To the extent Illinois employers have policies or practices in place addressing the use of criminal convictions, those policies should be reviewed and likely revised. Illinois employers should proceed with caution when basing any employment decision on a conviction record, unless the employment decision is required by federal or state law or regulation.
2. Equal Pay Certification and EEO Reporting
The Amendment also requires employers to obtain an “equal pay registration certificate” from the state and to provide EEO-1 type reporting to the state.
- Equal Pay Certification
Employers with 100 or more employees in Illinois must obtain an equal pay registration certificate from the Department of Labor (DOL) by March 2024, with renewals every two years thereafter. To obtain the certificate, a corporate officer, legal counsel, or authorized agent of the employer must submit a signed statement certifying:
- The employer is in compliance with Title VII of the Civil Rights Act of 1964, the federal Equal Pay Act, the Illinois Human Rights Act, the Illinois Equal Wage Act, and the Illinois Equal Pay Act;
- The average compensation for female and minority employees is not “consistently below” the average compensation for male and non-minority employees within each major job category in the employer’s EEO-1 report;
- The employer does not restrict employees of one sex to certain job classifications and makes retention and promotion decisions without regard to sex;
- Wage and benefit disparities are corrected when identified to ensure compliance with the covered state and federal laws;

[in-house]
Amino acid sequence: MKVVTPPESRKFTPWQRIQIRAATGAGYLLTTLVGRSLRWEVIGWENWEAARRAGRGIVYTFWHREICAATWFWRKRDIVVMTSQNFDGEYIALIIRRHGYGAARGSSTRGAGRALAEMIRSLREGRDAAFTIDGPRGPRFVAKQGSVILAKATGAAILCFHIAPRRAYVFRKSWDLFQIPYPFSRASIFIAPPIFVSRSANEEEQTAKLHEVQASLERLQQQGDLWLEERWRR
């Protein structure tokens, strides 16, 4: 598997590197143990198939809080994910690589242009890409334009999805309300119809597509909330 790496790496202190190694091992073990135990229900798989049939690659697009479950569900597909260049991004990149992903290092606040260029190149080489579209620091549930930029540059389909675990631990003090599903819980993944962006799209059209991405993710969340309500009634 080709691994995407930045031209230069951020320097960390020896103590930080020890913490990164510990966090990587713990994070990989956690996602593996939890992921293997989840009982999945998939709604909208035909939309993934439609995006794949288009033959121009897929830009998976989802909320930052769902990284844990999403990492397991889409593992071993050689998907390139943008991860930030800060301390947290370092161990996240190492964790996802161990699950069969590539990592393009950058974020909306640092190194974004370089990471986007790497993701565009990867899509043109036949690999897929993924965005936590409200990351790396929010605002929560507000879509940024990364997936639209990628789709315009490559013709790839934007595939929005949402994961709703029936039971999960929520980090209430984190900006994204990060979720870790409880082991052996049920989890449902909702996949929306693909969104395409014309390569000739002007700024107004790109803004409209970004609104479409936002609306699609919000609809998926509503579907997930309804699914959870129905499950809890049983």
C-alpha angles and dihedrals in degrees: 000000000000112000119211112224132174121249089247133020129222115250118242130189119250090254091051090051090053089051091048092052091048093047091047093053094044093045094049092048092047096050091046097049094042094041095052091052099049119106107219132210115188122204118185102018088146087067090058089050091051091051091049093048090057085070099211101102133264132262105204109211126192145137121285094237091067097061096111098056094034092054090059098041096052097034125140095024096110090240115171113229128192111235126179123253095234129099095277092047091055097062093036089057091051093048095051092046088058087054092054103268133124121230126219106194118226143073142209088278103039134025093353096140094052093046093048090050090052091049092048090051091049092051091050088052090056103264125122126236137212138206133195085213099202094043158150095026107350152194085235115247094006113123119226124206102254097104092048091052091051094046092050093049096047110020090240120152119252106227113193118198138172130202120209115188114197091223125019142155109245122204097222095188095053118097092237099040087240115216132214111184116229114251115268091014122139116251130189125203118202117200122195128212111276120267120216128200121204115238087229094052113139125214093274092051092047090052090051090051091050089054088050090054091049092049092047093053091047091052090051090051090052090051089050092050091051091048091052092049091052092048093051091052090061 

- How often wages and benefits are evaluated to ensure compliance with the covered state and federal laws; and
- Whether the employer, in setting wages and benefits, uses a market pricing approach; state prevailing wage or union contract requirements; a performance pay system; an internal analysis; or another approach used to determine what level of wages and benefits are paid to employees.
Employers who fail to obtain an equal pay registration certificate, or whose certificates are revoked or suspended following an investigation or audit, will be assessed a penalty of 1% of the employer’s gross profits.
The Amendment’s requirement that employers use EEO-1 job categories to evaluate disparity in “average compensation” is likely to create a false perception for many employers of either compliance or non-compliance with equal pay laws. Employers should not use this approach to determine whether actual pay disparity exists. Nonetheless, employers are encouraged to determine now whether they could obtain an equal pay registration certificate and, if not, what can be done before March 2024.
- Illinois EEO Reporting Requirements